What more can we be doing to encourage the acknowledgement that we are in fact more similar than we might think? As MP Jo Cox so poignantly stated, “we are far more united and have far more in common with each other than things that divide us”. Discussing the refugee situation in schools can ensure that our communities are more aware of the existing division. The British Red Cross has created resources to encourage primary school children to discuss their perception of refugees. At secondary level, students are encouraged to think about what it would be like to feel unsafe in their own homes and what they would take with them if they were forced to flee. Ideas such as these create a space in which we can educate the youngest members of our community how to respect migrants and alleviate fear of the “other”.

These activities and local integration policies can lay common foundations in our communities: assuring people that their way of life will not be eroded, while affording migrants the opportunity to engage, live in safety, and be included in their new home community. Existing research, including from the McKinsey Institute, University College London, OECD and the IMF posits that effectively managed migration presents advantages in fuelling social growth and innovation, economic gains, entrepreneurship, and improving living standards.[1] These reports highlight that focusing on long-term integration is vital.

City of Sanctuary, a grassroots movement, is building a network of towns throughout the UK which offer support to those in need of safety. By creating a sense of community and shared action, individuals are offered a safe space in which to confront their assumptions and fears of migration, and relate to the similarities between their own lives and the lives of others. Integration efforts however, come in more than one form. In November this year, IOM UK accompanied a group of refugees to a football match at Wembley Stadium. This served as an example of an existing community space that can provide a common purpose for integration. The results of using an existing communal atmosphere were incomparable.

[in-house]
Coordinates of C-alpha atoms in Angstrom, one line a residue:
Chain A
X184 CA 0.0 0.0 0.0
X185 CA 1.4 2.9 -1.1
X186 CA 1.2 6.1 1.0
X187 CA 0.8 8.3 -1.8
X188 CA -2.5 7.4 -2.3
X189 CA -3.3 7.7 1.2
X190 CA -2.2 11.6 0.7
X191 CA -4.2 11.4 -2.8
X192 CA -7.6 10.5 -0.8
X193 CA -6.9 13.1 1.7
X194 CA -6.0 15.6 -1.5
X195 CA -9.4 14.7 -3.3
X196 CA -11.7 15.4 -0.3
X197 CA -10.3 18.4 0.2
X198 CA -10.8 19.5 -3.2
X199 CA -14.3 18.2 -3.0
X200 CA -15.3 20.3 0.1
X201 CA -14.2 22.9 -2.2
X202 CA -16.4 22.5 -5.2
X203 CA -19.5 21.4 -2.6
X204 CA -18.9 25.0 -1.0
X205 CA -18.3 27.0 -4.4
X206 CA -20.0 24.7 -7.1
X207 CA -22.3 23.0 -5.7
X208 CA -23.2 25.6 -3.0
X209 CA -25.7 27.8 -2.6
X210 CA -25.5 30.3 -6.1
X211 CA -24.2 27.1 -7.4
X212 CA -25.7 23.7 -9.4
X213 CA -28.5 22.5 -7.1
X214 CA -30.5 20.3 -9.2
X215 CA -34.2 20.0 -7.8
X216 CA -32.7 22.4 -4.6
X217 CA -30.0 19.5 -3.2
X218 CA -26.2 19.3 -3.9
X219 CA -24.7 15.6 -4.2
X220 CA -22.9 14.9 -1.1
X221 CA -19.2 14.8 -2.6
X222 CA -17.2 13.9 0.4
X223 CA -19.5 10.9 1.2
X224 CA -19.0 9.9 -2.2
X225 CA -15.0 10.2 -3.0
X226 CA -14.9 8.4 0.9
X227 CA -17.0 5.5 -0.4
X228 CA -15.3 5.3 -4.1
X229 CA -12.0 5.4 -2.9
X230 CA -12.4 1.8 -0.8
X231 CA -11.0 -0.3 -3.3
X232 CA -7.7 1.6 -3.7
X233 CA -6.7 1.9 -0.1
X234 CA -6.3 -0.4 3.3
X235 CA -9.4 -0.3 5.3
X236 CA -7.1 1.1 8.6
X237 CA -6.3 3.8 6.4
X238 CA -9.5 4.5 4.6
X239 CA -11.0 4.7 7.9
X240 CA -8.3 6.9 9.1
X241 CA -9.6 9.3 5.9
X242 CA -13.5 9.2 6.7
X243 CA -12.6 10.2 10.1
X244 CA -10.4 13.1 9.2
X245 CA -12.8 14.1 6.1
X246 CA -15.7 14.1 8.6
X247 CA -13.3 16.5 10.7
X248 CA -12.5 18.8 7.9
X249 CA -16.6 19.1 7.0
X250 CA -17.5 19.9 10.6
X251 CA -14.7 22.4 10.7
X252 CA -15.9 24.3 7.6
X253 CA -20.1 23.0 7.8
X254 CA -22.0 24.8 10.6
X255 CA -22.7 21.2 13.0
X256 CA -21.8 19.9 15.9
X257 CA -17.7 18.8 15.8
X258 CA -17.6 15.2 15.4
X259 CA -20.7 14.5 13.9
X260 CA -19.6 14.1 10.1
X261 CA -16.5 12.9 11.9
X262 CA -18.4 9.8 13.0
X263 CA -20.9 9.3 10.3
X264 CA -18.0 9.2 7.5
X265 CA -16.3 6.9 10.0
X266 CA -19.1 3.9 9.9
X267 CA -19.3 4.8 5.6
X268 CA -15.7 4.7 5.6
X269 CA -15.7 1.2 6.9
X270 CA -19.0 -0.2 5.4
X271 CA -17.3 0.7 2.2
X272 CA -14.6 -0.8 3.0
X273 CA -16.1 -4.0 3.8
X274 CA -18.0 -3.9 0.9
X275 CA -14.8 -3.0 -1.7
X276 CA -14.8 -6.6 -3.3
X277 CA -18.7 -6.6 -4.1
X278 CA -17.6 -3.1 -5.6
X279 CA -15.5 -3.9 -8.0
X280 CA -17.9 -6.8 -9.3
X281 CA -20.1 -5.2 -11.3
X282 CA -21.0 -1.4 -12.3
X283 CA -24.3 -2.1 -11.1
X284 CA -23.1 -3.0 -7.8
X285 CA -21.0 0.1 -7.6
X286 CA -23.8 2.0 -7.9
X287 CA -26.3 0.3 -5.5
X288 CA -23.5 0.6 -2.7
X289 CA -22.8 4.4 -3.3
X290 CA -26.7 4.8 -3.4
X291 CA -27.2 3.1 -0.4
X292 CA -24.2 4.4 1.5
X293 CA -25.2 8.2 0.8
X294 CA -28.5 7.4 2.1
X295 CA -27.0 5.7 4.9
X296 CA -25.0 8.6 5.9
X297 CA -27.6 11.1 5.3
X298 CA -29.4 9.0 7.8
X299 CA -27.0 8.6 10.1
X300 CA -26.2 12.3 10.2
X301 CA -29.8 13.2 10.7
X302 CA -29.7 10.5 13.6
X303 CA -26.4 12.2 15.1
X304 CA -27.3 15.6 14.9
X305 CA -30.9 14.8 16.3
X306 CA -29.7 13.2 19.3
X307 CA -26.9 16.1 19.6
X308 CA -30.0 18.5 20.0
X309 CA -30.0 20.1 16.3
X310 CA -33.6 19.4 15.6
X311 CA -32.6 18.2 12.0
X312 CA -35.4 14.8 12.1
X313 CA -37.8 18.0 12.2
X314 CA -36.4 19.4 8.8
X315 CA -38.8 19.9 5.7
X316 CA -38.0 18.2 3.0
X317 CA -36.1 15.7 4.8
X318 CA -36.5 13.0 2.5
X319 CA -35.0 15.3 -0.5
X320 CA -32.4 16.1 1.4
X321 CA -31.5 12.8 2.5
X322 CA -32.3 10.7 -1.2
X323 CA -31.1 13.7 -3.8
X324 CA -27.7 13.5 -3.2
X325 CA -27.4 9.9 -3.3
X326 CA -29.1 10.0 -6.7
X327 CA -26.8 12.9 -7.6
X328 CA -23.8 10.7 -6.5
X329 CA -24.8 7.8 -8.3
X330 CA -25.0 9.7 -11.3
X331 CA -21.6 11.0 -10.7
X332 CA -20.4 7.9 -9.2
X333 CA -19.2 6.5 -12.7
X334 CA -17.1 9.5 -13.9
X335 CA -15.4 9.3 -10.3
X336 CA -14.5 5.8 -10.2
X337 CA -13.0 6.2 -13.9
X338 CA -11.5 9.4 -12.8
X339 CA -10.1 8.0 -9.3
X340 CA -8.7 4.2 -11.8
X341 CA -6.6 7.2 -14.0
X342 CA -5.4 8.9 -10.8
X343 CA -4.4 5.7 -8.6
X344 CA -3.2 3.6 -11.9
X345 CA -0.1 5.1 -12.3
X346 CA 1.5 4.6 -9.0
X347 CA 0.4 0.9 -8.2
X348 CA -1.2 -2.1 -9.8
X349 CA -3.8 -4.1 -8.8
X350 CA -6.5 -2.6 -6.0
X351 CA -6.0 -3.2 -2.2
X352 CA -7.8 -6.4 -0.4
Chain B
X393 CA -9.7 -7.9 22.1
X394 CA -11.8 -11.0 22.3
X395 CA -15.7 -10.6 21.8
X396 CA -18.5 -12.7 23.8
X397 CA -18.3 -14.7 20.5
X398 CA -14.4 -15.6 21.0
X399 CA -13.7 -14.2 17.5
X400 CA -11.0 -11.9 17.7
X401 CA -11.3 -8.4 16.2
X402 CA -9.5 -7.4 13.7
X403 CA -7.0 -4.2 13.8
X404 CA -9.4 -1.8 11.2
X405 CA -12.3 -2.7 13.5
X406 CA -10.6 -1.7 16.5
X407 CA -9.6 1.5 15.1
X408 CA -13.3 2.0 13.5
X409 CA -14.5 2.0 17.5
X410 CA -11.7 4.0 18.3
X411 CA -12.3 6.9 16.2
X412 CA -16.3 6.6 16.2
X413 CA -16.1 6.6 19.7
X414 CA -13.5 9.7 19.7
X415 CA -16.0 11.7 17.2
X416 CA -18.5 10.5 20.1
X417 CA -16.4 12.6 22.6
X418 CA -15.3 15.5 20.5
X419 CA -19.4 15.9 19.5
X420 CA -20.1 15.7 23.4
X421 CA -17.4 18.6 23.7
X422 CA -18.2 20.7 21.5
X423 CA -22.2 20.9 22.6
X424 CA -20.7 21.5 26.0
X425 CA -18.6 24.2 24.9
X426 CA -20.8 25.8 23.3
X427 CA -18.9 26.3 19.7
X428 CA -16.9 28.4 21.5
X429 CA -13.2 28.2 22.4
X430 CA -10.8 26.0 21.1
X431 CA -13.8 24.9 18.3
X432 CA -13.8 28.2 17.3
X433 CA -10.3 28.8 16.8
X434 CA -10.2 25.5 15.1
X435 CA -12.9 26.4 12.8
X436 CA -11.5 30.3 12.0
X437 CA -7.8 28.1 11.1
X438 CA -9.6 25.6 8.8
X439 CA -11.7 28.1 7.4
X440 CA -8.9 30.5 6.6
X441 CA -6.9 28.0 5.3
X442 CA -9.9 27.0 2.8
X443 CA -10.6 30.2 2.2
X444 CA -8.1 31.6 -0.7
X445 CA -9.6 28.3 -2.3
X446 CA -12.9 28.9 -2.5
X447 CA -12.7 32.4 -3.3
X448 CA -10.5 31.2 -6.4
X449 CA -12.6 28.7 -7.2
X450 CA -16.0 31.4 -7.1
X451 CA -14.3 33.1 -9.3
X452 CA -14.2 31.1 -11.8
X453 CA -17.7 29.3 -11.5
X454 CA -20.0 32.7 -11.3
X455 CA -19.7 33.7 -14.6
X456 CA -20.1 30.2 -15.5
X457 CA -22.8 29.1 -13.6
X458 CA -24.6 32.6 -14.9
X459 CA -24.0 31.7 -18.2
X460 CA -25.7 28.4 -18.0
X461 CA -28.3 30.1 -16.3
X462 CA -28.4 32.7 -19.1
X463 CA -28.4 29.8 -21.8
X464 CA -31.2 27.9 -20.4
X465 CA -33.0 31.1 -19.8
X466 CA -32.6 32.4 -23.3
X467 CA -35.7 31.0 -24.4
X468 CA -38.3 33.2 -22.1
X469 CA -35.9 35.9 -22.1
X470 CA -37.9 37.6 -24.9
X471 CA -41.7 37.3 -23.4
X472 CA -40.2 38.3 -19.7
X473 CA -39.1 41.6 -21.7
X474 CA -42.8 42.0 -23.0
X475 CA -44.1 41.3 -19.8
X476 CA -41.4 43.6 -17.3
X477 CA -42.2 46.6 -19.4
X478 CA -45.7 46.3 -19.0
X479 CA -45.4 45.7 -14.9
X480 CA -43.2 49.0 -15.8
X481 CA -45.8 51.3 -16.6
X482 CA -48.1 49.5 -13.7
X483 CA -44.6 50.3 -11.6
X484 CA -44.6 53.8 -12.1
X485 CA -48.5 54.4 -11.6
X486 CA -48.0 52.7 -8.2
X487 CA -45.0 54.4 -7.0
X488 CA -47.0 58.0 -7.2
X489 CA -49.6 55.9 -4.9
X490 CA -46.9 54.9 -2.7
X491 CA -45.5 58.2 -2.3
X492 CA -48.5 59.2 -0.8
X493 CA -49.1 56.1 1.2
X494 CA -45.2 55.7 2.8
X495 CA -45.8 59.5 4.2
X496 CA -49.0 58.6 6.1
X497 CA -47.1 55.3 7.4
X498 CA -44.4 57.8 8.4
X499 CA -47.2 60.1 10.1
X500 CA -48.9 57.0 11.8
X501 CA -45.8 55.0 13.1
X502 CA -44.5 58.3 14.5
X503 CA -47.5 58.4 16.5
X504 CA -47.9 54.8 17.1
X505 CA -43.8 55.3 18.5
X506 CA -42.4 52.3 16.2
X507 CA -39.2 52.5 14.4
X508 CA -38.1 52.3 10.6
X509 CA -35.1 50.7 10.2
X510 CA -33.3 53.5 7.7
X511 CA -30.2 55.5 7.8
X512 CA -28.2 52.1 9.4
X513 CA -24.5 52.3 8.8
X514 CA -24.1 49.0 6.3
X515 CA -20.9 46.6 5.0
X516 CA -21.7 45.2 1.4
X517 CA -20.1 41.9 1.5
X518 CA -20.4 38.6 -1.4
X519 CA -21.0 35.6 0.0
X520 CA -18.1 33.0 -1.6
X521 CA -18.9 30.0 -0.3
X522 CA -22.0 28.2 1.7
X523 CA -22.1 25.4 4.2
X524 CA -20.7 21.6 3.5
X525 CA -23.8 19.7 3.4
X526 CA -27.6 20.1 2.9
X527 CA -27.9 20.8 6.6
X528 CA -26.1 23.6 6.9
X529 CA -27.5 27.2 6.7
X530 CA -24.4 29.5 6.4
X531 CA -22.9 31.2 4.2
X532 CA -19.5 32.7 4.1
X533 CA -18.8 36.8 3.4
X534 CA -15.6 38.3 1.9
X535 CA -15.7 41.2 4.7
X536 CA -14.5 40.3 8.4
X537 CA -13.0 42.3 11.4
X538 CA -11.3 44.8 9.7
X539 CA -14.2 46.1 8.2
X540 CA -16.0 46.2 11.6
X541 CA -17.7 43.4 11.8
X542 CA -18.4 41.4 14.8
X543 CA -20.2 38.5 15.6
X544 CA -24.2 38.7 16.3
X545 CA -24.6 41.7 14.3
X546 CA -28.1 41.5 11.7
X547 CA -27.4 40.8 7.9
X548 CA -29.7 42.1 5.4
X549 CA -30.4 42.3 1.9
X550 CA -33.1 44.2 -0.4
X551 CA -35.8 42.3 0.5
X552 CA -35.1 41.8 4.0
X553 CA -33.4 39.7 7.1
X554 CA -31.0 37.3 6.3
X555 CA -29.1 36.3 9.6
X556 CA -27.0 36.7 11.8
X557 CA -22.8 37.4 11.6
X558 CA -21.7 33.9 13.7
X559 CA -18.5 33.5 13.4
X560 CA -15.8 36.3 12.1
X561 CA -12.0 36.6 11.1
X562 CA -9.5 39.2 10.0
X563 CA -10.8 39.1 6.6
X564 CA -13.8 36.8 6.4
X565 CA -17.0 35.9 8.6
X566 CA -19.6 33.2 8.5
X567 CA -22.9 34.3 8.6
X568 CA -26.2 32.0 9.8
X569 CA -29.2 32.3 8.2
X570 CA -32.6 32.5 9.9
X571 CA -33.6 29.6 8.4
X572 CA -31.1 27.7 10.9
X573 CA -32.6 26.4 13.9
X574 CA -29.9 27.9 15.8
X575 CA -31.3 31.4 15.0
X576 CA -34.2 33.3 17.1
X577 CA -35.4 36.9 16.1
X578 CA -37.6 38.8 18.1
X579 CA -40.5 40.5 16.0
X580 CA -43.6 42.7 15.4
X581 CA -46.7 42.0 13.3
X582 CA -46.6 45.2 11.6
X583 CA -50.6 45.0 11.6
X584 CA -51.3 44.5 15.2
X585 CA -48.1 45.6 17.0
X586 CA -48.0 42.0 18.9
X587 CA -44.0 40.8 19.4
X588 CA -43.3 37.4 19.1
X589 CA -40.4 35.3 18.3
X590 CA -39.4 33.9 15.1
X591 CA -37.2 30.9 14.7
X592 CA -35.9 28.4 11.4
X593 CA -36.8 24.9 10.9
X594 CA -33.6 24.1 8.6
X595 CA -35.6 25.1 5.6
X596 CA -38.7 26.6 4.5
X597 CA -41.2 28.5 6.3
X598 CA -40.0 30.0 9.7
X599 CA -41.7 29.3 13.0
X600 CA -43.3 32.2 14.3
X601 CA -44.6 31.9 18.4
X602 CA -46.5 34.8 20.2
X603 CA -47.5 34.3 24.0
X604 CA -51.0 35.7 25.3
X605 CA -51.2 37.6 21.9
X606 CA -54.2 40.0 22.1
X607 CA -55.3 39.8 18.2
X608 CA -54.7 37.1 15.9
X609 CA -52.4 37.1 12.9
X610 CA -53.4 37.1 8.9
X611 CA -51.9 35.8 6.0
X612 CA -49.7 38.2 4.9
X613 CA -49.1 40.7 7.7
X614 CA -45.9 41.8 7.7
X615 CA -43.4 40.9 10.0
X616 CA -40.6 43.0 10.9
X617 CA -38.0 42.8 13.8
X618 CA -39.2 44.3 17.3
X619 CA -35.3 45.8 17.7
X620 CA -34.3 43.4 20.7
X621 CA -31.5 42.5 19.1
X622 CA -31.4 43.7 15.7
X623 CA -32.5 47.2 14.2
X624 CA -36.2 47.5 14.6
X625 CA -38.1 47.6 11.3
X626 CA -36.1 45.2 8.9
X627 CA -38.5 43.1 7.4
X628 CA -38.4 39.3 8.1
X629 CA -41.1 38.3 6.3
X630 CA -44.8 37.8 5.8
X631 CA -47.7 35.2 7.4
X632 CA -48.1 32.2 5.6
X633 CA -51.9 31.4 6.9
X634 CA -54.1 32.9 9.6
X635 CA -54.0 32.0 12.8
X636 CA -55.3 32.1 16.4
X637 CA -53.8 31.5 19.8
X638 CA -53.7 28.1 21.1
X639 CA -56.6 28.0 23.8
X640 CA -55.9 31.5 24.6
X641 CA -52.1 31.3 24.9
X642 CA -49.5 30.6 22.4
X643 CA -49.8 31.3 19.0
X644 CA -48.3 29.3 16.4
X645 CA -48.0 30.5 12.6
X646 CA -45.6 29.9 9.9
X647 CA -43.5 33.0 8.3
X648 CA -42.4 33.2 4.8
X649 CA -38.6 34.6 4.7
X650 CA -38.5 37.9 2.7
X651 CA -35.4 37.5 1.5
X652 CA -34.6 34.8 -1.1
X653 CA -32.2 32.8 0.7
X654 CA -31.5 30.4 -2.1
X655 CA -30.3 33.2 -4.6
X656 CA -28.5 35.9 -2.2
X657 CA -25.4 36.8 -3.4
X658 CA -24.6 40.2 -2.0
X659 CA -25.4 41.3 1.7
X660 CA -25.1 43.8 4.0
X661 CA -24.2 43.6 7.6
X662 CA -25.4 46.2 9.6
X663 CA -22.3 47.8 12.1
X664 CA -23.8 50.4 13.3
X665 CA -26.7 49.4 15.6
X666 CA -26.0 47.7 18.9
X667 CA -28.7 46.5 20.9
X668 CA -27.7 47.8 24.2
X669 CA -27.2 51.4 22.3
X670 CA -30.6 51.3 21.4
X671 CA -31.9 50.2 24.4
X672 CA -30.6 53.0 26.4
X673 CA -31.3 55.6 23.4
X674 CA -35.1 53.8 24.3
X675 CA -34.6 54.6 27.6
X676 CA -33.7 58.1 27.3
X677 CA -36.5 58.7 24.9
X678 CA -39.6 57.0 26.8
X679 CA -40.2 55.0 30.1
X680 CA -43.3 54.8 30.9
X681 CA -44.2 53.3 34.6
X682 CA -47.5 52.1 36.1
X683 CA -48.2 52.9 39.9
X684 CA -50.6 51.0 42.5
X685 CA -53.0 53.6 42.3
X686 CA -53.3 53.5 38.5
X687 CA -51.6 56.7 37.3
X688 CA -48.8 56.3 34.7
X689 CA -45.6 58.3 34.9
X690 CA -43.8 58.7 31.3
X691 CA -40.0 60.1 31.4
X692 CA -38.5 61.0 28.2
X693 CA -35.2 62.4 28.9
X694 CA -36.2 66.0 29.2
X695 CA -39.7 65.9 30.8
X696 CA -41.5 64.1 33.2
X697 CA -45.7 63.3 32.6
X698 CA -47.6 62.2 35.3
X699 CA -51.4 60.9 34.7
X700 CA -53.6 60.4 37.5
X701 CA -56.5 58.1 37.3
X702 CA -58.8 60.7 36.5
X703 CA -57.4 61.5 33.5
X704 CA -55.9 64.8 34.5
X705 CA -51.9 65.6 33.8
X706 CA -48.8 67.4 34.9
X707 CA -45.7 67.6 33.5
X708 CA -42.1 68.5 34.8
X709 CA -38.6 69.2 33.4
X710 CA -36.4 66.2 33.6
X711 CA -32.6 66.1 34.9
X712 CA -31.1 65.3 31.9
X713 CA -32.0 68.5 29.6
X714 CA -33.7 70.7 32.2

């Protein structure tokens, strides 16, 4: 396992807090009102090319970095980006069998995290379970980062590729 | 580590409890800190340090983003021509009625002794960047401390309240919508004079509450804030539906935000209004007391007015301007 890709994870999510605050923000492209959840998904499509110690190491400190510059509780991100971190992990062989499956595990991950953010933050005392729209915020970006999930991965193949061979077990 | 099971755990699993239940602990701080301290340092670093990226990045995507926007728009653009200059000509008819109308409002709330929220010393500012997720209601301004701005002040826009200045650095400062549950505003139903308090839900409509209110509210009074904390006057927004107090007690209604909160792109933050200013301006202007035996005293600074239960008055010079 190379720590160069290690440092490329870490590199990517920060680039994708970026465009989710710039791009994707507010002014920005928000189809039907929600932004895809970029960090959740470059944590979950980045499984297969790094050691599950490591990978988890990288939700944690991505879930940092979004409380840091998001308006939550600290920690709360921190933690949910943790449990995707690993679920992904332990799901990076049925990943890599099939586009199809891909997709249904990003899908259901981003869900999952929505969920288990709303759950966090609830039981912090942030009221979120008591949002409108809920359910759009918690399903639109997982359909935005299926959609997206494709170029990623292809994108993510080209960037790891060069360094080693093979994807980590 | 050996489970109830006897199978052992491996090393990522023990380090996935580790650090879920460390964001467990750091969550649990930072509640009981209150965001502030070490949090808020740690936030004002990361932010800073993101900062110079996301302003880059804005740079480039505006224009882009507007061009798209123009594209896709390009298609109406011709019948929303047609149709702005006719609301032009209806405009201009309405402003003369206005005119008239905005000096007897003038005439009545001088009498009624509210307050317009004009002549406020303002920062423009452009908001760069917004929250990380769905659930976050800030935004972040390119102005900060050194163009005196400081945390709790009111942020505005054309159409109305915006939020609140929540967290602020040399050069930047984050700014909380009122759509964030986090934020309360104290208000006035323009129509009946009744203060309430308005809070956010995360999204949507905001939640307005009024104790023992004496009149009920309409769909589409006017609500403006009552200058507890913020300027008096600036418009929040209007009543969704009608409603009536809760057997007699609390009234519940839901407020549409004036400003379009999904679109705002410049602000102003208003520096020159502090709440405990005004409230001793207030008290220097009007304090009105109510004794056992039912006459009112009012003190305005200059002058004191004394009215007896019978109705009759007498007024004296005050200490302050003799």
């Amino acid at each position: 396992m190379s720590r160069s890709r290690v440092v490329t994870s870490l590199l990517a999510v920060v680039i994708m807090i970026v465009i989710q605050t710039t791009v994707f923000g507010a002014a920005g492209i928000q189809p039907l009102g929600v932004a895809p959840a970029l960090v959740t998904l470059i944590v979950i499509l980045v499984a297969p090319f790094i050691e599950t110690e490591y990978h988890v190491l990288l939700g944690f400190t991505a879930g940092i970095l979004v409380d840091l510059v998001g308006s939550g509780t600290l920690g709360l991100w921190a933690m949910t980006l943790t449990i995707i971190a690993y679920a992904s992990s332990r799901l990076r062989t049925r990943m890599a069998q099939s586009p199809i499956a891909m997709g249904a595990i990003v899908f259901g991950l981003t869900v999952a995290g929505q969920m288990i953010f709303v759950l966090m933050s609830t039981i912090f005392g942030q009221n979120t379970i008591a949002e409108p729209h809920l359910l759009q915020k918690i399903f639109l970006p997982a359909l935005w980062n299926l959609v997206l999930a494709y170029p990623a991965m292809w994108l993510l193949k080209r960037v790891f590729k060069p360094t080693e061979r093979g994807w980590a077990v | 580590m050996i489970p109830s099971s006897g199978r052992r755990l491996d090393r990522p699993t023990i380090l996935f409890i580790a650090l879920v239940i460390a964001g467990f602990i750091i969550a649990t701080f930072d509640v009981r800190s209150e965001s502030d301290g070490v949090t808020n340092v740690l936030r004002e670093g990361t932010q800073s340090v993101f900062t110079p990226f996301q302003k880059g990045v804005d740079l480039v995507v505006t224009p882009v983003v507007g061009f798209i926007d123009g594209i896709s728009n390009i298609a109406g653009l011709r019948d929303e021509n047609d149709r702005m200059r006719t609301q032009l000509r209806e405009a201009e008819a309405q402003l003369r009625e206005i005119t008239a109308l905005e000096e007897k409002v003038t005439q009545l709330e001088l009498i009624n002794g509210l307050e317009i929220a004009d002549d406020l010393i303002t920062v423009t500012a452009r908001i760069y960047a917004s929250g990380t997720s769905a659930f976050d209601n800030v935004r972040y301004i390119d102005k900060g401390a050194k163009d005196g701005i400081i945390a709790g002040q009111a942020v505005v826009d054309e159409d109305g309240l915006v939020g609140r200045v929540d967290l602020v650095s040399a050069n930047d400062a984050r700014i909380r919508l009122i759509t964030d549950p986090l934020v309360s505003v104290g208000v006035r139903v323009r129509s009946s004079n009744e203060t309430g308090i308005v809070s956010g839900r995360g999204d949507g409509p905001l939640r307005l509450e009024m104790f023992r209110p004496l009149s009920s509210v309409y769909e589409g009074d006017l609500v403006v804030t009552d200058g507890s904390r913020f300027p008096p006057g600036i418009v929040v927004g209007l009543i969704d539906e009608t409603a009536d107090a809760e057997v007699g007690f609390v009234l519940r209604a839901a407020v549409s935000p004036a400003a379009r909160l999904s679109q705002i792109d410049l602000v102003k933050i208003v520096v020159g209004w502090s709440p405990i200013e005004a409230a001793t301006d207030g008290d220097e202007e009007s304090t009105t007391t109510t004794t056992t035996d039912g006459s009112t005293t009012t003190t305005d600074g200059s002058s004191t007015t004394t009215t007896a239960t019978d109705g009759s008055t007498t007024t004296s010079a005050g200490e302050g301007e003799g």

A comprehensive approach by the government and society to integration is important for achieving successful outcomes that lead to strengthened social cohesion, greater economic activity and a win-win for the refugees and host societies. This International Migrants Day, we seek to celebrate these initiatives fostering integration and emphasise the need to continue to support these initiatives. Further development of a national integration strategy, and also more localised integration strategies supported by both government and community groups are therefore vital.

Opinion piece by Dipti Pardeshi, Chief of Mission at IOM UK, first published by Thomson Reuters Foundation News

[1] McKinsey Global Institute, ‘People on the Move: Global Migration’s Impact and Opportunity’, - J Woetzel et al, December 2016.
University College London, Centre for Research and Analysis of Migration, Christian Dustmann and Tommaso Frattini, “The Fiscal Effects of Immigration to the UK”, Economic Journal, Vol.124, Issue 580, pages F593–F643, 2014.
OECD, Migration Policy Debates, ‘Is migration good for the economy?’, May 2014
International Monetary Fund, Spillover Taskforce, ‘Impact of Migration on Income Levels in Advanced Economies’ – Florence Jaumotte, Ksenia Koloskova, and Sweta C. Saxena, 2016.

IOM UK chaired the third national conference focusing on Improving Mental Health Support for Asylum Seekers and Refugees, organised by Healthcare Conferences UK yesterday (07/12) in Manchester, United Kingdom.

The event, moderated by Amanda Salomonsson, IOM UK Project Officer and Lead for Mental Health & Psychosocial Response, brought together speakers from Doctors of the World UK, the British Red Cross, Mind, The Tavistock & Portman NHS Foundation Trust, and other services within NHS and the voluntary sector.